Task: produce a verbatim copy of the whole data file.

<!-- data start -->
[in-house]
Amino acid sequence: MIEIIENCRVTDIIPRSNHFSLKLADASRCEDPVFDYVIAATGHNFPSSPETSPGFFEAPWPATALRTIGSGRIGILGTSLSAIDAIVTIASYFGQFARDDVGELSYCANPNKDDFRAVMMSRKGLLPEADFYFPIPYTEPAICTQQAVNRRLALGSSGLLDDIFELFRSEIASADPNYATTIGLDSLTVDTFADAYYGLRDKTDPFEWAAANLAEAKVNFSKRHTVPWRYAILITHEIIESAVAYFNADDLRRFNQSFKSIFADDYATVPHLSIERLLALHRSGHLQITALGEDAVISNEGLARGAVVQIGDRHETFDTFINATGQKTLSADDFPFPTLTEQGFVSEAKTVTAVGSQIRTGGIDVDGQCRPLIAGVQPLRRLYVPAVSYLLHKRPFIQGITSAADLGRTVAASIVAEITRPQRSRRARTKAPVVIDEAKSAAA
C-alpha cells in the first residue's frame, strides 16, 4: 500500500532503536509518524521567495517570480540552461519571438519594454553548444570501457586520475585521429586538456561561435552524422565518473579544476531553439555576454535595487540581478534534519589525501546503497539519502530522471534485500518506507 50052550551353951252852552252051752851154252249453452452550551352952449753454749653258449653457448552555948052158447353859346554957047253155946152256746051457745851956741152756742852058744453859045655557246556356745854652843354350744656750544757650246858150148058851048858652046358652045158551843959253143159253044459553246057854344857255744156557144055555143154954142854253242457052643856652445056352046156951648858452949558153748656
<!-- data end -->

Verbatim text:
[in-house]
Amino acid sequence: MIEIIENCRVTDIIPRSNHFSLKLADASRCEDPVFDYVIAATGHNFPSSPETSPGFFEAPWPATALRTIGSGRIGILGTSLSAIDAIVTIASYFGQFARDDVGELSYCANPNKDDFRAVMMSRKGLLPEADFYFPIPYTEPAICTQQAVNRRLALGSSGLLDDIFELFRSEIASADPNYATTIGLDSLTVDTFADAYYGLRDKTDPFEWAAANLAEAKVNFSKRHTVPWRYAILITHEIIESAVAYFNADDLRRFNQSFKSIFADDYATVPHLSIERLLALHRSGHLQITALGEDAVISNEGLARGAVVQIGDRHETFDTFINATGQKTLSADDFPFPTLTEQGFVSEAKTVTAVGSQIRTGGIDVDGQCRPLIAGVQPLRRLYVPAVSYLLHKRPFIQGITSAADLGRTVAASIVAEITRPQRSRRARTKAPVVIDEAKSAAA
C-alpha cells in the first residue's frame, strides 16, 4: 500500500532503536509518524521567495517570480540552461519571438519594454553548444570501457586520475585521429586538456561561435552524422565518473579544476531553439555576454535595487540581478534534519589525501546503497539519502530522471534485500518506507 50052550551353951252852552252051752851154252249453452452550551352952449753454749653258449653457448552555948052158447353859346554957047253155946152256746051457745851956741152756742852058744453859045655557246556356745854652843354350744656750544757650246858150148058851048858652046358652045158551843959253143159253044459553246057854344857255744156557144055555143154954142854253242457052643856652445056352046156951648858452949558153748656